The Seahawks already had a strong group of tight ends and only added to the mix – as well as their deceptive options – by signing Pro Bowler Zach Miller and Dominique Byrd in free agency.
Discussing the depth, diverse talents and athleticism of the Seahawks’ tight ends with Gus Bradley starts with a couple of chicken-or-the-egg responses.
Which comes first? The shaking of the head, furrowed brow and widening of the eyes? Or the broad smile, oh-man body language and widening of the eyes?
As the Seahawks’ defensive coordinator, Bradley cringes at the thought of devising ways to contend with Zach Miller. And John Carlson. And Anthony McCoy. And Dominique Byrd. And, eventually, Cameron Morrah. Suffice it to say, Bradley is very happy he doesn’t have to do it – except in practice.
“They’re all so athletic,” Bradley said. “They have the ability to catch the ball. Good blockers. They can really create issues for you as a defense.
“Sometimes you can kind of forget about those tight ends, but you can’t forget about them on our team.”
The Seahawks already had a formidable trio in Carlson, Morrah and McCoy. They only added to the depth and diversity at the position by signing Miller in free agency last month and Byrd to a future contract in January.
How good is this group? “It’s a great group of tight ends. They’re definitely an athletic group; talented and guys who can make plays,” said Miller, who was voted to the AFC West Pro Bowl squad last season when he caught 60 passes for the Oakland Raiders.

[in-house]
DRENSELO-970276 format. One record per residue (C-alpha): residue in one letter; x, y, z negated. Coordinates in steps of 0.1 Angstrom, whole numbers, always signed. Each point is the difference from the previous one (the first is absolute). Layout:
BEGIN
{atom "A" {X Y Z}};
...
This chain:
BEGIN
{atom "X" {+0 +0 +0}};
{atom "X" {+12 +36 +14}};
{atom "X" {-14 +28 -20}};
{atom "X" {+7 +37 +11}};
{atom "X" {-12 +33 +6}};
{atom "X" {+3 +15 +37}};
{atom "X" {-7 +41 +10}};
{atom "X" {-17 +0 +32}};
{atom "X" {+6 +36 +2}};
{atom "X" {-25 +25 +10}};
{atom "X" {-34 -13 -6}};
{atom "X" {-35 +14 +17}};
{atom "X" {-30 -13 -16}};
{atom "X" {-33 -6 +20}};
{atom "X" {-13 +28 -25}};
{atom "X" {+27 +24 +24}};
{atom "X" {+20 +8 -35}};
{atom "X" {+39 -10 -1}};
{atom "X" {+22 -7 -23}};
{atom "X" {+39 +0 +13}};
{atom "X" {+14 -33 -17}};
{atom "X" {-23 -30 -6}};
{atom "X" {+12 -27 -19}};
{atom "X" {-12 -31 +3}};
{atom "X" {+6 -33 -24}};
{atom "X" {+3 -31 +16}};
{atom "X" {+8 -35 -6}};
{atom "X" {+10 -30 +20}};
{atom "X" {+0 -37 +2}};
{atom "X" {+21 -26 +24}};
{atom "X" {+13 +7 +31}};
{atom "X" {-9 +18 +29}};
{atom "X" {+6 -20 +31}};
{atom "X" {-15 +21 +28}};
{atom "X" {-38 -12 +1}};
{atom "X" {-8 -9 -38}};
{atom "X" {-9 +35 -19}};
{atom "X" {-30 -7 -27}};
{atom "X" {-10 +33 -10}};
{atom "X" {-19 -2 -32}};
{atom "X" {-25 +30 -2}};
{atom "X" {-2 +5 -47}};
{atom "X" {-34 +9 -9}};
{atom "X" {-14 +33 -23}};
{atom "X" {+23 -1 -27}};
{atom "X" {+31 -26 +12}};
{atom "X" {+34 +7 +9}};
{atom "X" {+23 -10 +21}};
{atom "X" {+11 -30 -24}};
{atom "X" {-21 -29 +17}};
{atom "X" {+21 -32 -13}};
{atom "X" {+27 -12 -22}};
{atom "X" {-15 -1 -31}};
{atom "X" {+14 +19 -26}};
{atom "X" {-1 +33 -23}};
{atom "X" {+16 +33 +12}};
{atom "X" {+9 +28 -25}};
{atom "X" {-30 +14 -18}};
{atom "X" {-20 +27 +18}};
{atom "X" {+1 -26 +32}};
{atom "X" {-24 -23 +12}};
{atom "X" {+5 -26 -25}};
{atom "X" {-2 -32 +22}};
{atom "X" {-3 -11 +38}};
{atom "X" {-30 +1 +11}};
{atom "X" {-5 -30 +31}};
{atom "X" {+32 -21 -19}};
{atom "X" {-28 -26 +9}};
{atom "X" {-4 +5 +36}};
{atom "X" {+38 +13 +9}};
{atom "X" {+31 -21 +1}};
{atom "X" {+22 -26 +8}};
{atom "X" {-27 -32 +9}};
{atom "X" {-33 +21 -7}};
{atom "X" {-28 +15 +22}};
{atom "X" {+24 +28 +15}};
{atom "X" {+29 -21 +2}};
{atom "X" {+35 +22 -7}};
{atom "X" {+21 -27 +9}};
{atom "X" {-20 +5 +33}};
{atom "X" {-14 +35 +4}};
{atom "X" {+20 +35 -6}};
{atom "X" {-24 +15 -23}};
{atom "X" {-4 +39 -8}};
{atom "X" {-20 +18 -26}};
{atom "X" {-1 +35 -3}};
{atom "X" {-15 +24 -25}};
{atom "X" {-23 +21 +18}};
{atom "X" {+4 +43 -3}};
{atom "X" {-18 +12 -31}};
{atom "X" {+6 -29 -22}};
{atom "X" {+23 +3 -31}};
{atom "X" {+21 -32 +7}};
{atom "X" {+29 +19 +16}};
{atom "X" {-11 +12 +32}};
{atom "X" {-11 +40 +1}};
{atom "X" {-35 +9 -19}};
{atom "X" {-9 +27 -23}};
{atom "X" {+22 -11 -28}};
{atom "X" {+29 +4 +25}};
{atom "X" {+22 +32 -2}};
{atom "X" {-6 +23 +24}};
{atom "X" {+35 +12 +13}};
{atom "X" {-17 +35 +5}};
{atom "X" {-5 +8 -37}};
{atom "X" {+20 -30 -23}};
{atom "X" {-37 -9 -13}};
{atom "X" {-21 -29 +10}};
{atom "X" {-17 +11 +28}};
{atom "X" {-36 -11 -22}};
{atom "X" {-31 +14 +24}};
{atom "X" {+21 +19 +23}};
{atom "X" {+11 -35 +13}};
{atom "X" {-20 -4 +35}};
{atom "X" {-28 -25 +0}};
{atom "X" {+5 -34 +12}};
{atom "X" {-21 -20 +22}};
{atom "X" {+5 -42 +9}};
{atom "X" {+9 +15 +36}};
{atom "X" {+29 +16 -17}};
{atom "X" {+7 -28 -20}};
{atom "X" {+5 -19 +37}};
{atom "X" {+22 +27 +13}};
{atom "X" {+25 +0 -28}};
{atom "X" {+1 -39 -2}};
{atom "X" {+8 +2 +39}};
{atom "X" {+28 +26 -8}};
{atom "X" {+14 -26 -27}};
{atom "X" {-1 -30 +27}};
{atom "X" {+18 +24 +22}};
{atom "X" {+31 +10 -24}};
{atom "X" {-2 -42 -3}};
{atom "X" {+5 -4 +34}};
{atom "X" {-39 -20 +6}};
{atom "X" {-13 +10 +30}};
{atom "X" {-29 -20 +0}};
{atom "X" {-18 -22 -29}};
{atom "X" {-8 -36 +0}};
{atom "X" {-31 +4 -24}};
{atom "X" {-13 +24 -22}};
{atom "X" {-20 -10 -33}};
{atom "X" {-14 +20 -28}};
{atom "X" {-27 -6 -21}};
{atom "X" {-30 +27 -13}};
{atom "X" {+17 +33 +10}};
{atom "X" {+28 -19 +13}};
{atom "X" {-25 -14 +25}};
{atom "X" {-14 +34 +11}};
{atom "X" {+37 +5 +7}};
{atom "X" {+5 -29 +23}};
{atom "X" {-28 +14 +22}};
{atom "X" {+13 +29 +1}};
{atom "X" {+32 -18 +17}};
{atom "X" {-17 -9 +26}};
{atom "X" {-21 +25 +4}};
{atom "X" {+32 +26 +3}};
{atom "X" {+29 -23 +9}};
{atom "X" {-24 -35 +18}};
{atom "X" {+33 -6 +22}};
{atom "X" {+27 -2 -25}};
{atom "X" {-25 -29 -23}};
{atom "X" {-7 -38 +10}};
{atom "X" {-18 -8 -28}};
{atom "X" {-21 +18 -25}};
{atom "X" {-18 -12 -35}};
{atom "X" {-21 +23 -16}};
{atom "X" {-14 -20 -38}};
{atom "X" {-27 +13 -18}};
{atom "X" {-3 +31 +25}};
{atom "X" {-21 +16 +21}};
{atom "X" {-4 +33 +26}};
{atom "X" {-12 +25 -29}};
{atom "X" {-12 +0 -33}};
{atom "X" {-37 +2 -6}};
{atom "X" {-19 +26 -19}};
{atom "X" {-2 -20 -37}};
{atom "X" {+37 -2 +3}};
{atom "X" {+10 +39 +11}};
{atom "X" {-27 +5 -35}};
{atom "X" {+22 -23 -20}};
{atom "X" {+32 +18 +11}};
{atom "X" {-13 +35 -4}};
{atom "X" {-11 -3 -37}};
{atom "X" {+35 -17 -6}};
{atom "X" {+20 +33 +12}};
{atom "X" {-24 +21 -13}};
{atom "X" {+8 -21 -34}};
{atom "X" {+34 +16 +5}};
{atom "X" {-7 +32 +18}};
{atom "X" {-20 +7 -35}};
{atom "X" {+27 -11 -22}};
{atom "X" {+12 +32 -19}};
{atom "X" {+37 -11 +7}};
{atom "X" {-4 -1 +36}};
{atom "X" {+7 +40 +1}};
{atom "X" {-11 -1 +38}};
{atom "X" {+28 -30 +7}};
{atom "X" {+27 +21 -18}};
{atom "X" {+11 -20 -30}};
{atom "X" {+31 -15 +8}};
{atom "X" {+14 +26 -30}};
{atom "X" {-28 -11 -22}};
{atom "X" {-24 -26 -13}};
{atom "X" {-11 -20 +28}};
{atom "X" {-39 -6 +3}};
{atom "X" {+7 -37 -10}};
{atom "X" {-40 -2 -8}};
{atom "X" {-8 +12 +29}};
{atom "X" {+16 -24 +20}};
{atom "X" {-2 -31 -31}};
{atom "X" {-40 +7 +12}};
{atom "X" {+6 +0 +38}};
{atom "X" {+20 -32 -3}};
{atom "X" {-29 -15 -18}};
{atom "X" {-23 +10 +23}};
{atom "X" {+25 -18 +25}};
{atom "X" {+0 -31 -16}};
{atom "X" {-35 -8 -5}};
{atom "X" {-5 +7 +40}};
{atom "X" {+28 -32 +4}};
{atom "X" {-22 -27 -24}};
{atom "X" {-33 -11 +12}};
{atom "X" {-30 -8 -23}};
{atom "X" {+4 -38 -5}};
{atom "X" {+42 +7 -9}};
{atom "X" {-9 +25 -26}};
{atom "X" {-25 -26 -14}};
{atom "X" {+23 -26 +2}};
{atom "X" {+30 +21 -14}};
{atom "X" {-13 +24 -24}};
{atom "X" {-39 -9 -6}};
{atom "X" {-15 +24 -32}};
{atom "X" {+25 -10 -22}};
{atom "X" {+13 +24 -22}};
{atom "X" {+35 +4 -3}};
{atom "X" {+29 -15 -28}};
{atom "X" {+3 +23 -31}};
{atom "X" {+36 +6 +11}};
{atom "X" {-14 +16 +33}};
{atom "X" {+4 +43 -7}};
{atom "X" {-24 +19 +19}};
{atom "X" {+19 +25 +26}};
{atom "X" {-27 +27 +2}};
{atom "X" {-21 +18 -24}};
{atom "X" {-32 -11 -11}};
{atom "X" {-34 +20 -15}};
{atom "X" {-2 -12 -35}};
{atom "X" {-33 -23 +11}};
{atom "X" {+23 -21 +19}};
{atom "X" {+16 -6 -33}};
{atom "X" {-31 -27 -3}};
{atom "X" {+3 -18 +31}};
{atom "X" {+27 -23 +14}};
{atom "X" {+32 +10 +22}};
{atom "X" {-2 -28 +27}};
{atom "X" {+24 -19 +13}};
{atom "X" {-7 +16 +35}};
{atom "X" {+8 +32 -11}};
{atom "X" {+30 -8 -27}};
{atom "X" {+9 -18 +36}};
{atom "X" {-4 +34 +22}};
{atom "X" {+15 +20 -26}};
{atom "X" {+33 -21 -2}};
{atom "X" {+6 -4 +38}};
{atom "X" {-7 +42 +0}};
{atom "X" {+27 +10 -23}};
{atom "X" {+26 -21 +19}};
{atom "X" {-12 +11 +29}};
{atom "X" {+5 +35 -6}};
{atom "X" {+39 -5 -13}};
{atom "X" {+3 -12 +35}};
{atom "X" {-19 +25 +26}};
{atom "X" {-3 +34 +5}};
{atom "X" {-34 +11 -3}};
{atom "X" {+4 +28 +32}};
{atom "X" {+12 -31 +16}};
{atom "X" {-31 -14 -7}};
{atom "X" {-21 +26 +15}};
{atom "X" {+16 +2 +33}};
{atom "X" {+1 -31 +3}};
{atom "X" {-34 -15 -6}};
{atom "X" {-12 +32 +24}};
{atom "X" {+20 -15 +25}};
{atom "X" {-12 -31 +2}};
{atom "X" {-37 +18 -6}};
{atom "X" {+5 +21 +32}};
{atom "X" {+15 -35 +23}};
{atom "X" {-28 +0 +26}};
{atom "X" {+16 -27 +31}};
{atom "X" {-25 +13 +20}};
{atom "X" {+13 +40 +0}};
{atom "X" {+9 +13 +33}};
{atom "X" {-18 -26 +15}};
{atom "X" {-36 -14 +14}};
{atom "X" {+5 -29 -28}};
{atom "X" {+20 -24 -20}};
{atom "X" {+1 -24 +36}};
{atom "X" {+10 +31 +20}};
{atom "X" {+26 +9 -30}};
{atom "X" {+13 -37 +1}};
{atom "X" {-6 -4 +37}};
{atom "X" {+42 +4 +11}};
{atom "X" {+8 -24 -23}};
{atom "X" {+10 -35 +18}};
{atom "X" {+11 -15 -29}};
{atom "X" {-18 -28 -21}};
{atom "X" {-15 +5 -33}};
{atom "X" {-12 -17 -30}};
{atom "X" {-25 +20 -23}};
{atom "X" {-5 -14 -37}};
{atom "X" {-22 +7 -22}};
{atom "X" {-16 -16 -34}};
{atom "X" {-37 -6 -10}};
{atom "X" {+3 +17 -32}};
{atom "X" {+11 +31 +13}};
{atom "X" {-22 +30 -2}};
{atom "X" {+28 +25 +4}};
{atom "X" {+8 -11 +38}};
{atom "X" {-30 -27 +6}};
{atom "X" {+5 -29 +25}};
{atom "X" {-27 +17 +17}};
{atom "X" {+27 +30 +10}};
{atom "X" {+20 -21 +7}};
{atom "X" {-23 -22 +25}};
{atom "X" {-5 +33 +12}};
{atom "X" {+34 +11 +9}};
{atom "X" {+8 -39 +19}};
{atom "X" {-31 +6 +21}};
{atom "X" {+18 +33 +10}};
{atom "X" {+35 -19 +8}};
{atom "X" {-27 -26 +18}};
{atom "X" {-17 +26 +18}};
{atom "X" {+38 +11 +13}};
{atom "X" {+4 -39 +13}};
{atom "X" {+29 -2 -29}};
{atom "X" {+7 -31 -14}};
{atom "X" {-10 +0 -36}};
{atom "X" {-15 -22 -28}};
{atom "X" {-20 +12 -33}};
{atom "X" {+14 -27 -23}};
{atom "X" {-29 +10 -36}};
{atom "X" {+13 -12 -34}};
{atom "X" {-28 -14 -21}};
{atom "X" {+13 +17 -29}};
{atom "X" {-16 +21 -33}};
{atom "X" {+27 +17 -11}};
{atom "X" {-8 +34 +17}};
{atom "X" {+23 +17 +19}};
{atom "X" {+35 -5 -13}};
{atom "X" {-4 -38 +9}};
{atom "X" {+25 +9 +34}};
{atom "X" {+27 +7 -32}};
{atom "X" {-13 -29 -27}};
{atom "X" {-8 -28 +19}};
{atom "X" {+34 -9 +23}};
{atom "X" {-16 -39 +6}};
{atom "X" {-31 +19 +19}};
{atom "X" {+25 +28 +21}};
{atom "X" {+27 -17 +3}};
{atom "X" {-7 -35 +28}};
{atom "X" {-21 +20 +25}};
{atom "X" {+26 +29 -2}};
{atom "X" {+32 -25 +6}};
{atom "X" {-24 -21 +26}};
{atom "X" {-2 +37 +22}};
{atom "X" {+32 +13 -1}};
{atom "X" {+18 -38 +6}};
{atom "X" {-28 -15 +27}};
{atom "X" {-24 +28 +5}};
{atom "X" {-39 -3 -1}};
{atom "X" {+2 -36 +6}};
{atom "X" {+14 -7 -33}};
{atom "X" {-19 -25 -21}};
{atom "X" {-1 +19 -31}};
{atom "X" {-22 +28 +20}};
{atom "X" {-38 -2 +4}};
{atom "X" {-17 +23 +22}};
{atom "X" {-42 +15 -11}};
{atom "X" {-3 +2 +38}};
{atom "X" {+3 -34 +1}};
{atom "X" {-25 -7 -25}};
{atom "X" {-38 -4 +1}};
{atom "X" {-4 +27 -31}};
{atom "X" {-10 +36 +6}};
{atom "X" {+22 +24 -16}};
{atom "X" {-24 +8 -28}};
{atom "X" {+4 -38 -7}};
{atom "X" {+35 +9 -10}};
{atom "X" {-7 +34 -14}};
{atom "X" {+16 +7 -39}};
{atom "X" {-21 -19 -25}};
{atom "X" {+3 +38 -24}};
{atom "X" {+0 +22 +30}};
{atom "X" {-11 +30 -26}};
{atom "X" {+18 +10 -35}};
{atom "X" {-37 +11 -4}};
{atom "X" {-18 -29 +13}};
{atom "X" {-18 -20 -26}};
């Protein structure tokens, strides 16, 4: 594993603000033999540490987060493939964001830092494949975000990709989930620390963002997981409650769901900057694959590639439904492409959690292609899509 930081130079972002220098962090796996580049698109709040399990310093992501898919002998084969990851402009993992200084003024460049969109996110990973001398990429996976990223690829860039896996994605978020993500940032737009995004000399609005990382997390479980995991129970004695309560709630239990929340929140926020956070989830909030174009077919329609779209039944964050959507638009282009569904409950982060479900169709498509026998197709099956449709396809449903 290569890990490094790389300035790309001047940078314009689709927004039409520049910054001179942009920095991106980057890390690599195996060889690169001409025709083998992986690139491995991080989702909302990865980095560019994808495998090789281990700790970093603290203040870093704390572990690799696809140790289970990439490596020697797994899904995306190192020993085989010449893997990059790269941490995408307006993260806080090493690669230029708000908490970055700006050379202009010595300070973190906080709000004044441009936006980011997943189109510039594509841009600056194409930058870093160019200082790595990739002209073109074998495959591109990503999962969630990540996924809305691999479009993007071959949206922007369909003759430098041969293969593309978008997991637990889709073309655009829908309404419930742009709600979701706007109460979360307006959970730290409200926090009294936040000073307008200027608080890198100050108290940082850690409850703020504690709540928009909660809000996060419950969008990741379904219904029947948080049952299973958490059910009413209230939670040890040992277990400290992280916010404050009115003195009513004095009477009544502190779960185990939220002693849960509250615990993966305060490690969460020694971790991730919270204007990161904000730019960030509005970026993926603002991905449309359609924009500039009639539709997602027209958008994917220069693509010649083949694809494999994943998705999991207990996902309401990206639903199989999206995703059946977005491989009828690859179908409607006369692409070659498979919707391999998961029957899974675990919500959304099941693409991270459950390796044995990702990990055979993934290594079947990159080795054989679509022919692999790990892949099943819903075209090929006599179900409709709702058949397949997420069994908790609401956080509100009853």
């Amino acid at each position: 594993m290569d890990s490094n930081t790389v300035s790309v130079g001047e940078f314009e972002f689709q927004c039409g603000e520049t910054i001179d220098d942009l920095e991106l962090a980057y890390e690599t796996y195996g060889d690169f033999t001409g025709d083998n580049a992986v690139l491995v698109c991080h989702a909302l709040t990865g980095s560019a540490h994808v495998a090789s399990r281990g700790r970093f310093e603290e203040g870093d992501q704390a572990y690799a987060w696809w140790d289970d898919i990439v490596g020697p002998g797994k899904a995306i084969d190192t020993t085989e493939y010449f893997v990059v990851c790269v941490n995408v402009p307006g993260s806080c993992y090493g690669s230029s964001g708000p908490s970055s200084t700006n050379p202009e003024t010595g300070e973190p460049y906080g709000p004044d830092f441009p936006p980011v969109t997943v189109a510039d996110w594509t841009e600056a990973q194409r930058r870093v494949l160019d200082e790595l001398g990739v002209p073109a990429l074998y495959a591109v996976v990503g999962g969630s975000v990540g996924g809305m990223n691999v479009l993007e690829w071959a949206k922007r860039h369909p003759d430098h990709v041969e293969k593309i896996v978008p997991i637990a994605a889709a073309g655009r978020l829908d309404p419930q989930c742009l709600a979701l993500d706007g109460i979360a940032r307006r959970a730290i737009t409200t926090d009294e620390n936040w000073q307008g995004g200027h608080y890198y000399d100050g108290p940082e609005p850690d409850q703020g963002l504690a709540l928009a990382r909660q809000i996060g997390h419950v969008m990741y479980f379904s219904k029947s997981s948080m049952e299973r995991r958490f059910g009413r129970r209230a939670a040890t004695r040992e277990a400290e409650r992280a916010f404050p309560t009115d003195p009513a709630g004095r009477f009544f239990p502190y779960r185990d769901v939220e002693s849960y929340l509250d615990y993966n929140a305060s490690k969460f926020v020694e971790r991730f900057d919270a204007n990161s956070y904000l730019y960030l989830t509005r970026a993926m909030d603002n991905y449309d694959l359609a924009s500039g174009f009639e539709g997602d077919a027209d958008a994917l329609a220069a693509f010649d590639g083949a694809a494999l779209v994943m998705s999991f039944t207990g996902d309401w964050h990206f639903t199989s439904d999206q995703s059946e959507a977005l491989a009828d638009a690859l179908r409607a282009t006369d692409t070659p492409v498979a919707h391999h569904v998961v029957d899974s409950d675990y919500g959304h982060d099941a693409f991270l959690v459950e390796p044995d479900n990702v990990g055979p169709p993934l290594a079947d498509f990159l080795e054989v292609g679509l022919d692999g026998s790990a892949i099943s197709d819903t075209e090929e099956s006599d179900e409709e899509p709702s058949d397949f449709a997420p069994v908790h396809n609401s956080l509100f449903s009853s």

Now he’s in Seattle, having followed former teammate Robert Gallery and former coach Tom Cable up the coast. The coaches will use Miller in tandem with Carlson to supply tough-to-defend options in both the passing and running game – once Carlson returns from the labrum injury he got while diving for a pass in practice on Aug. 13.
“Those guys will play together, in tandem,” coach Pete Carroll said. “They’ll be on opposite sides, and we’ll be moving them around for matchups and all kinds of stuff. It’ll be a great asset for us.”
With Miller and Carlson on the field at the same time, the Seahawks can show two-tight personnel in the huddle – leading the defense to believe it will be a running play – only to lineup in a four-receiver set once they break the huddle by slotting or even flanking the “blocker” with split end Mike Williams and flanker Sidney Rice.
“It makes it tough on a (defensive) play-caller, that’s for sure, just because they can line up outside or inside the receivers,” Bradley said. “They can determine whether you’re in man or zone coverage real quick and get to matchup they want.
via Depth, and diversity.